My fascination with Japan began over an early 90's summer; when my older brother returned home from a tour as an F-18 pilot and C-130 engineer for the United States Navy.
After three steps in the front door, he set two rucksacks on the floor before hugging my mother hello. One rucksack had attached to it a white rectangular tag, bearing a cherry red orb at its center.
Settled in for a week, eventually he called me to his room and pulled various cloth bundles from the mystery bag from days before. He unrolled the first, and dozens of VHS boxes bearing the word 'MACROSS' spilled from it. Another he unrolled the next with more finesse, pulling back the last layer to reveal a black katana, cobalt wakizashi, and a plethora of shurikens I of course was eternally banned from touching.
By that summer's end, the culture of Japan had inflexibly rooted itself in my mind as a place to experience in person.
Fast forward through two decades, and what started as a simple and shared American fascination with all things ninja in the 90's morphed to more pressing contemplation. More important to me was the concept of quietude; living among others peacefully, quietly, efficiently and cleanly. I had many questions about Japan that I hoped would be answered in our 12 days in the East.
-Where did the seemingly parallel relationship found in my culture as an African American come from?
-How do we exist as both poets and warriors in an age where it seems as if we're unsure of if either should exist?
-What connects our cultures in regards to our daily routines, and opposite that, what makes it feel so enigmatic to be in Japan?
Before we went to Japan in the Fall of 2017, I did my best not to hype my mind up on all the stories of mystery and intrigue built up by years of what I've seen through a handful of mediums. Fortunately, it surpassed all the dreams and hype I could have ever mustered.
Two weeks isn't enough to solve all of ones internal mysteries in the Land of the Rising Sun, but let me walk you through its ancient light from my perspective... and before I get ahead of myself, let's talk about getting there in the first place….oh and if you’re a fan of music, I built a playlist that helped organize everything I saw in my mind. This paper is named after the song ‘Kids See Ghosts’ because of the collaboration between the G.O.O.D. Music family, and artist Takashi Murakami for the album of the same name’s cover art. Visually and lyrically, the song mirrored many of my own thoughts that seemed as inquisitive as Kid Cudi’s verse.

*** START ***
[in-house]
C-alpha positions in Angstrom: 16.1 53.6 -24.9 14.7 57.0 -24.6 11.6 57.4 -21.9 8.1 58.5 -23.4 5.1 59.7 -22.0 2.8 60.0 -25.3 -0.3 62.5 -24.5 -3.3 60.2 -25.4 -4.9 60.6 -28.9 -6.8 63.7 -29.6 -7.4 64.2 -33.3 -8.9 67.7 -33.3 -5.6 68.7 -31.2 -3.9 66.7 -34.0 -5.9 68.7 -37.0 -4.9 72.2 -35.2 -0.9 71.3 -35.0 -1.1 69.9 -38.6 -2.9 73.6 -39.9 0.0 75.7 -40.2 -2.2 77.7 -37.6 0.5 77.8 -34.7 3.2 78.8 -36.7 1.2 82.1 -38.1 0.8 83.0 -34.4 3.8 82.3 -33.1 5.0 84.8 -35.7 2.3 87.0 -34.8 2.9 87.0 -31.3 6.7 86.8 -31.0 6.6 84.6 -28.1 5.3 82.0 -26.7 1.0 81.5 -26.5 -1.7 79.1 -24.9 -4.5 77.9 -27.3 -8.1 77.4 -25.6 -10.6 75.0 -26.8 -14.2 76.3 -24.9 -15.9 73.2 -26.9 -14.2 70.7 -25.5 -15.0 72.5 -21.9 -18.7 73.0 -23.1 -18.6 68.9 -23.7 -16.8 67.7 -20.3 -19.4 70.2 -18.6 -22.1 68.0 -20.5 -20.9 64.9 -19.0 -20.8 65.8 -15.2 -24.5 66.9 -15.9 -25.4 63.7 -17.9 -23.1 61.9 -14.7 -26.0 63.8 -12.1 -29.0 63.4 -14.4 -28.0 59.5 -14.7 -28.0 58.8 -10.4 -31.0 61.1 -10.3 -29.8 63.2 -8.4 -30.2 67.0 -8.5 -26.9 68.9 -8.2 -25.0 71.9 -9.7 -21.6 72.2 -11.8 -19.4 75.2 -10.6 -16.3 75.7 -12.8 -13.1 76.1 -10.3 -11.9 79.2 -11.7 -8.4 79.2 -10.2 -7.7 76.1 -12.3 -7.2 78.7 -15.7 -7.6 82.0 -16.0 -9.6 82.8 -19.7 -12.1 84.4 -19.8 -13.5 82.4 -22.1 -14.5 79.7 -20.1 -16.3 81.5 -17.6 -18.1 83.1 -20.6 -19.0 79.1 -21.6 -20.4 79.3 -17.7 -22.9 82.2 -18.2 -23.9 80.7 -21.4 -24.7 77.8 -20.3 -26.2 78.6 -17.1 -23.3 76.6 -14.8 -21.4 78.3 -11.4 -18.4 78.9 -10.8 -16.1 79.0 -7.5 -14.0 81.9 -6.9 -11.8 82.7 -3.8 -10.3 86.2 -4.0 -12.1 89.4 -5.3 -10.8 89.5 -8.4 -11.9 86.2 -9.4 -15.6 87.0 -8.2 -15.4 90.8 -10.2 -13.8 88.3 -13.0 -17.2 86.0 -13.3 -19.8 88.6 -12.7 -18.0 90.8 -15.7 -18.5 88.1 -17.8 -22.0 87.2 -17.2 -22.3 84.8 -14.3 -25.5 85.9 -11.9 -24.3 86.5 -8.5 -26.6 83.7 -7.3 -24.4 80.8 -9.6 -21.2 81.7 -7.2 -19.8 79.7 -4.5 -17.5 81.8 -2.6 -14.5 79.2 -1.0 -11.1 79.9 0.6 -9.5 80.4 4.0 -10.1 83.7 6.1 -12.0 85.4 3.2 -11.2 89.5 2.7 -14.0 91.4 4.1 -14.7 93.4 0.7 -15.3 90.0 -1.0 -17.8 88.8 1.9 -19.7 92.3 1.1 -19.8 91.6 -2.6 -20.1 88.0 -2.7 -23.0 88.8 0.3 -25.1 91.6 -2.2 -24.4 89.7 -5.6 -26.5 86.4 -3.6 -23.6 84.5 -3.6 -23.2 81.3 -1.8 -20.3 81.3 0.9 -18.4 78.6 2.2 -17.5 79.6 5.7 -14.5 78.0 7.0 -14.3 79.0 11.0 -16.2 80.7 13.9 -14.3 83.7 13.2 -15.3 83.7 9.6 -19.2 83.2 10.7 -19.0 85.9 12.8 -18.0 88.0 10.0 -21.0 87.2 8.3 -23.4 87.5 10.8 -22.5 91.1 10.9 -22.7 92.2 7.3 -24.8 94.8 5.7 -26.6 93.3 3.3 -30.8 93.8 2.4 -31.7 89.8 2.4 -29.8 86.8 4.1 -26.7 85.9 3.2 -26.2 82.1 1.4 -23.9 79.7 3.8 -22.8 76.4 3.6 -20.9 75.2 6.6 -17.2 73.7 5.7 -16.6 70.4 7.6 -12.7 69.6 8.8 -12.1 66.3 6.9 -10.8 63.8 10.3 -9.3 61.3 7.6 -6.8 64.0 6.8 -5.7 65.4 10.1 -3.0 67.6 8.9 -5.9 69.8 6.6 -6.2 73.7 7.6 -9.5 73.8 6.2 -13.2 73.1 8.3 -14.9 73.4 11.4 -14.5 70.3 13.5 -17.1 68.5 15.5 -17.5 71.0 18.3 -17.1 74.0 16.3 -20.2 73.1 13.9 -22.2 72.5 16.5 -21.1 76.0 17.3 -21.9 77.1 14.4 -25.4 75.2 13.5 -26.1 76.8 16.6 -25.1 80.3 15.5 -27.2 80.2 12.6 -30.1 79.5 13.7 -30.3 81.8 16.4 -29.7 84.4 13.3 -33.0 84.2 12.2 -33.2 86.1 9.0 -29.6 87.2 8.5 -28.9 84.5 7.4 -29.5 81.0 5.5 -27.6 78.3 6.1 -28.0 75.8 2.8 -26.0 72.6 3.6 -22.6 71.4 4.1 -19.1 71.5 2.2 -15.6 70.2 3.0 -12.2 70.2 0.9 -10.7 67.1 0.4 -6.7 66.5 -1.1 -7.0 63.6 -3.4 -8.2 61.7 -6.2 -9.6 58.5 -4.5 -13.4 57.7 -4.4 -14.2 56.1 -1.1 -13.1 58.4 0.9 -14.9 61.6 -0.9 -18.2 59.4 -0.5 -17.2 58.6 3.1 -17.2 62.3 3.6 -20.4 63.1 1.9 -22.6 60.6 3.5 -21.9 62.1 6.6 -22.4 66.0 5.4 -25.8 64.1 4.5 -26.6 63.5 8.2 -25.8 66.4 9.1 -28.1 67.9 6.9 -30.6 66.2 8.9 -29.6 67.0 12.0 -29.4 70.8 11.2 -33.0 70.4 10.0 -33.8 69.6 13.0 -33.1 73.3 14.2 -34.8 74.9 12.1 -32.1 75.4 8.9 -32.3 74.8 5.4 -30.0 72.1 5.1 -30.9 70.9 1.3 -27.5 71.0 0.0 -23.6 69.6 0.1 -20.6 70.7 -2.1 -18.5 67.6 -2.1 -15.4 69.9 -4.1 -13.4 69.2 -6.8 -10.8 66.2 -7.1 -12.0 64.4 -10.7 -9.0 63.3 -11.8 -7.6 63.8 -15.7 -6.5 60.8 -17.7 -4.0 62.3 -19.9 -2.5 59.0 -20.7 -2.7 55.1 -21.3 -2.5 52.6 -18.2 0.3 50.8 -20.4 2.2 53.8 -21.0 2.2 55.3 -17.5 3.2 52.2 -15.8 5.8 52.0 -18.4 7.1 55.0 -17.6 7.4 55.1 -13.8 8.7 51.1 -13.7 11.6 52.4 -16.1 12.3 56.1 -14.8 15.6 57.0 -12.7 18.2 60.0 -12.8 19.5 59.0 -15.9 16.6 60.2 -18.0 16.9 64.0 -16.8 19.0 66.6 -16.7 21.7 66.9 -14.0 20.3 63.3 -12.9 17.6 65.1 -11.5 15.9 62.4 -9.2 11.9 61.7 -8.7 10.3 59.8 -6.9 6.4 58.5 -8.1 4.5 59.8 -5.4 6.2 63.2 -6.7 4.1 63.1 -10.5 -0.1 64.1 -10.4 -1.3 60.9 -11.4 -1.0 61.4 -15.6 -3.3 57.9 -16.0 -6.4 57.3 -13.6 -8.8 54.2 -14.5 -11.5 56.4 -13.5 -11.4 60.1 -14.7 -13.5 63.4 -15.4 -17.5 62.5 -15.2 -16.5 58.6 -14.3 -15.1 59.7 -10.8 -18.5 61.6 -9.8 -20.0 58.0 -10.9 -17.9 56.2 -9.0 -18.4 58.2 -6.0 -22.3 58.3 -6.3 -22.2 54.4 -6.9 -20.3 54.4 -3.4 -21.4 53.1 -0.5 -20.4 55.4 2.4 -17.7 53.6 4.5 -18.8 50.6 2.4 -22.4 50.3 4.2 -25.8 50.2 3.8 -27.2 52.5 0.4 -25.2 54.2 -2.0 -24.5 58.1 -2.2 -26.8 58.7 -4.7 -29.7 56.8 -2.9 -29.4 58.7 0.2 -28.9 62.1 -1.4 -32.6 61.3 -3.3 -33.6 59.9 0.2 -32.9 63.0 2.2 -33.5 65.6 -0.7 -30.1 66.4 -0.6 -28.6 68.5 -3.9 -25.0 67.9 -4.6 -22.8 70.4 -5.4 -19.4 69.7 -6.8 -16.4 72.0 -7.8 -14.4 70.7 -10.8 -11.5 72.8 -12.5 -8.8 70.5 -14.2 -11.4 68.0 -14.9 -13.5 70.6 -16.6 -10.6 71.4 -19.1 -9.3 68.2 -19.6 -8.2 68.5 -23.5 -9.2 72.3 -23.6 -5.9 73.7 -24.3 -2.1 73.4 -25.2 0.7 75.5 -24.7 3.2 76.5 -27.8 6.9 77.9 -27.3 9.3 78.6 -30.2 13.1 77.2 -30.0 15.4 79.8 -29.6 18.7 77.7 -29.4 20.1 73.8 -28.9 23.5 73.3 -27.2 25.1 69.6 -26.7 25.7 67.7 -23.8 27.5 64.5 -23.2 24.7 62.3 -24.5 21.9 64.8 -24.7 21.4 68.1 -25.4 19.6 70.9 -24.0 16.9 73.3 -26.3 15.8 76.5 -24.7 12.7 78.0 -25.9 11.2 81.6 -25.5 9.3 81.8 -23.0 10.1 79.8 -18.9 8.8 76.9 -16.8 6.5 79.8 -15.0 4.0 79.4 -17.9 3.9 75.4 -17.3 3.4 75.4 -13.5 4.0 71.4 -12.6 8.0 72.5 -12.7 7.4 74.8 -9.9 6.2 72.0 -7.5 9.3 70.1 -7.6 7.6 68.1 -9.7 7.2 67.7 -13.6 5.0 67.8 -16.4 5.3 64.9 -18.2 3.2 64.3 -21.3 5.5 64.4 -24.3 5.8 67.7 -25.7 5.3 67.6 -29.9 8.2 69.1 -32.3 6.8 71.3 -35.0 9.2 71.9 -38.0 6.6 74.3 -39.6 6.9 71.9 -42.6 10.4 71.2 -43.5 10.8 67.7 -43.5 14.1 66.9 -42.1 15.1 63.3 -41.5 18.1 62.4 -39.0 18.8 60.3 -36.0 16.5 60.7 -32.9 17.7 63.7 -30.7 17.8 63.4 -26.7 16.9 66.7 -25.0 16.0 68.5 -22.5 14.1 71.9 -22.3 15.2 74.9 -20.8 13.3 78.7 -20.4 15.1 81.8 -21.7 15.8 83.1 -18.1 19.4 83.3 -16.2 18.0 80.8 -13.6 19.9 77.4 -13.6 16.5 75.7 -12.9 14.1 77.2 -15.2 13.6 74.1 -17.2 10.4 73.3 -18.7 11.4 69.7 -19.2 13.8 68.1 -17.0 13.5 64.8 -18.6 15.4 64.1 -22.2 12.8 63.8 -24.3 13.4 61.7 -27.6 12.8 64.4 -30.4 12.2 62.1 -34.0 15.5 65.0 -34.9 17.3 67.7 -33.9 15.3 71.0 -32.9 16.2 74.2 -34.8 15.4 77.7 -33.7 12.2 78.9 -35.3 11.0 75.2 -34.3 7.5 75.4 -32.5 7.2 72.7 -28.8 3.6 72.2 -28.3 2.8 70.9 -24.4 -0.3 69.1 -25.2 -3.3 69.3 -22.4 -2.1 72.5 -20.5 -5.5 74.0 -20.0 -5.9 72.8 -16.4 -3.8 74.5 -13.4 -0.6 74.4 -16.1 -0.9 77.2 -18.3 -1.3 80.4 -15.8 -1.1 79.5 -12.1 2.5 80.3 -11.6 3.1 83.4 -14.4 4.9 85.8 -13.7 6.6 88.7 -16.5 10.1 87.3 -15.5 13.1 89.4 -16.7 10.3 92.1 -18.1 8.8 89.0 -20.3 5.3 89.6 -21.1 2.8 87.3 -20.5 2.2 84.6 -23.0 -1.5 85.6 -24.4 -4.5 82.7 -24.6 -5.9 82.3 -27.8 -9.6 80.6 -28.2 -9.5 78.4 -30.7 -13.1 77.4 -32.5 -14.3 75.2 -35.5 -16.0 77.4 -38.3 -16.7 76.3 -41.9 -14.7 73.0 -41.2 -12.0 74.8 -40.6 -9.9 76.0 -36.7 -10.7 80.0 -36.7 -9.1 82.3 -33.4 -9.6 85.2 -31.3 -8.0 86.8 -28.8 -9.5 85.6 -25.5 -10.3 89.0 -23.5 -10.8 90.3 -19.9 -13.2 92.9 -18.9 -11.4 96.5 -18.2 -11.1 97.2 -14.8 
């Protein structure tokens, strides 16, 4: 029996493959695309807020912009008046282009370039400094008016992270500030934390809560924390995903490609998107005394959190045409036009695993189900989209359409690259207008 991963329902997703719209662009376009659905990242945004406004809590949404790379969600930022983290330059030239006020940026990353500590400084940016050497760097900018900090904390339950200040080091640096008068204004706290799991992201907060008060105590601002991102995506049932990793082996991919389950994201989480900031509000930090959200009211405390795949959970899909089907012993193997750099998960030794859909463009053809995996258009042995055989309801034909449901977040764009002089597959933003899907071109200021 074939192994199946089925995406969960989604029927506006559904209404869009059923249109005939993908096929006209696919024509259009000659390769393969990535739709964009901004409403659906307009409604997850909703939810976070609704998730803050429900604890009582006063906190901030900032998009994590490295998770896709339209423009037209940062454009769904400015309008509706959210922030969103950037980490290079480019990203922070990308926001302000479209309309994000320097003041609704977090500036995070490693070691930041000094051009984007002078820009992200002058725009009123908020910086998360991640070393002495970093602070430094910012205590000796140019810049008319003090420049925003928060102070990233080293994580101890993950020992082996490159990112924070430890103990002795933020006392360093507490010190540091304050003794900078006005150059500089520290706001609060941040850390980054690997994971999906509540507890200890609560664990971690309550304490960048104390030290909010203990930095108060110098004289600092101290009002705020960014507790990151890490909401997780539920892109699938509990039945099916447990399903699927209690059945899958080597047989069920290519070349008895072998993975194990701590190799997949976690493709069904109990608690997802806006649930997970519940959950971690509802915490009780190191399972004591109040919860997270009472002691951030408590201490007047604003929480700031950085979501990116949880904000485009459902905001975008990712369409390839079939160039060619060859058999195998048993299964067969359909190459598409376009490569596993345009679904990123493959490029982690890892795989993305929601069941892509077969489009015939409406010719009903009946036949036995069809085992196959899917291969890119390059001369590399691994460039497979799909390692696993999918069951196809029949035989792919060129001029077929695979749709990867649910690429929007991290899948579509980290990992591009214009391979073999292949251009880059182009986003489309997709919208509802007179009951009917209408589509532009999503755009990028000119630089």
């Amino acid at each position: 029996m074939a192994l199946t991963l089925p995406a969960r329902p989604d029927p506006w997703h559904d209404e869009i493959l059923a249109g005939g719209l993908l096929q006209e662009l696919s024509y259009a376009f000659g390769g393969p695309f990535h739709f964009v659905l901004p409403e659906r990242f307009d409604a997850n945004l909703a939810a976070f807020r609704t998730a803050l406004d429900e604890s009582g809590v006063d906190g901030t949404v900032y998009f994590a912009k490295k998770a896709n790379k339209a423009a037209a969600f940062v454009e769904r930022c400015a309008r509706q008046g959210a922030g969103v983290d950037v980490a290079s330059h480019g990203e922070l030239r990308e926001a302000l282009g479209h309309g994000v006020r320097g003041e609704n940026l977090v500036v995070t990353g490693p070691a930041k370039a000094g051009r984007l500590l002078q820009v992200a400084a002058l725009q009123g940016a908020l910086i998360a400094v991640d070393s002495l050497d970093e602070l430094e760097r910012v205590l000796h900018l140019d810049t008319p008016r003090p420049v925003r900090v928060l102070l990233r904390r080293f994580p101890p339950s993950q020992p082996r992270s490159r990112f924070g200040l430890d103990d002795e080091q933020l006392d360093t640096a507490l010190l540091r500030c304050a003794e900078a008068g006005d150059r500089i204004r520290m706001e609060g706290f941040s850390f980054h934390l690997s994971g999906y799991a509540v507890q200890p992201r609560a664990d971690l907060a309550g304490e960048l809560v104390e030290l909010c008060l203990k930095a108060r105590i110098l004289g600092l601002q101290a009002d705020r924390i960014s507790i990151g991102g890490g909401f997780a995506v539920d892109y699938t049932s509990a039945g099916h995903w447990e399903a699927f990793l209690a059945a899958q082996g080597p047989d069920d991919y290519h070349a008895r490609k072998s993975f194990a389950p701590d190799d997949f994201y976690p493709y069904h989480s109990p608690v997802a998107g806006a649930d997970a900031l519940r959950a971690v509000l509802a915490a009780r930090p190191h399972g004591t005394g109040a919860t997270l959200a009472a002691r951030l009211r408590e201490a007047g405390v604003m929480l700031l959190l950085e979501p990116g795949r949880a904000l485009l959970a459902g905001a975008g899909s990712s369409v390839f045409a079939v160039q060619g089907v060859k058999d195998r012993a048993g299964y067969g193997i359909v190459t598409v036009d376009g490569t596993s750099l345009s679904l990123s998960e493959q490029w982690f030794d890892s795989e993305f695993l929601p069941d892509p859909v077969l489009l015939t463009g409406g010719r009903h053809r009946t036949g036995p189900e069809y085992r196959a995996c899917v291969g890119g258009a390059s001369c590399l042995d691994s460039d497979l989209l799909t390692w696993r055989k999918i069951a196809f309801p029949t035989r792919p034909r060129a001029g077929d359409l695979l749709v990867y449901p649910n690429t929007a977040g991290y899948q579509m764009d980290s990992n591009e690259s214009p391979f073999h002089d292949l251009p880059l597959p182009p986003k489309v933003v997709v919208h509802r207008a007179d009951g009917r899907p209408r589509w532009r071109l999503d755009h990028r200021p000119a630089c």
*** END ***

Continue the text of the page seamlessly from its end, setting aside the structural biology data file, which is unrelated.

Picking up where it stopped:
I built a playlist of songs that I listened to while trekking through the country, and should you make your way there, you’ll likely be inspired to do the same. It feels like walking through endless movie scenes, so why not score it?
|Getting to Japan|
The checklist for traveling to Japan is short, but critical if travelling from the United States. Tickets are likely upward of $900 unless you come across a solid deal on sites like Scott's Cheap Flights.
You've probably heard about the efficient and fast trains of Japan, but not about how to get tickets to said greatness. Japan's rail systems are owned by several companies, with the most crucial to your trip (assuming Tokyo isn't your only stop) being Japan Railways Group. It works with just about all lines in Japan, with a handful of exceptions. You can purchase a pass for the lines that Japan Railways Group operates on called a JR Pass that will grant unlimited usage of the railways, including the Shinkansen 700 bullet train in-between major cities.
Most importantly, you must buy your JR Pass BEFORE you get to Japan, so give yourself at least a month to order and receive yours by mail. There are several sites to purchase one, and we went with the 7 Day pass you can find here.
The pass timer starts after you use it the first time, so if you plan on being in Tokyo for a few days before making you way to say, Kyoto, wait until the train to Kyoto to activate your JR Pass. It will be cheaper in the long run to simply pay the normal fare while in Tokyo to get around, and save your pass for the long, expensive major city to major city rides.
The first of three legs of travel in Japan took place in Tokyo, with the Tobu Hotel serving as our base of operations in the city. Yoyogi Park is a few minutes away on foot, with fabled Shibuya crossing not far away either to lead to the city’s sprawling train system.
After strolling through the streets of Shibuya and eventually figuring out the rail system maps, we headed North East to Ueno. Home to Ueno Zoo, Onshi Park, and the Tokyo National Museum; you’ll easily be able to spend a half a day at least exploring. Many visitors come here in the Spring due to the high amount of Cherry blossoms that bloom here every year.
The second leg of our adventure would be aboard a Shinkansen 700 bullet train to Kyoto. Japan’s old capitol, its a beautiful blend of modern life and ancient wisdom along every street. Riding in it felt like birds gliding along a riverbank. The cone of the train is shaped like a birds beak (in fact, its based on many animals) to cut through the air more efficiently.
The final leg of the trip took place in the hills of Takayama, a city known for its woodwork and year round beauty. Many locals retreat here for ski season. We hopped on a smaller train once back in Nagoya to enjoy the winding canyons and gorgeous small towns.
Over a year later and we still talk about the experience of Japan for the first time. It didn’t need to be anything magic, only itself. It can be as busy as New York while also quiet as a Kansas country road in near perfect transition. The dedication to detail and hospitality was felt and respected in just about every person we met.
I still don’t think I got all of my answers solved, but I at least opened a new gateway of inspiration for the days ahead, with many great places to return and ponder in.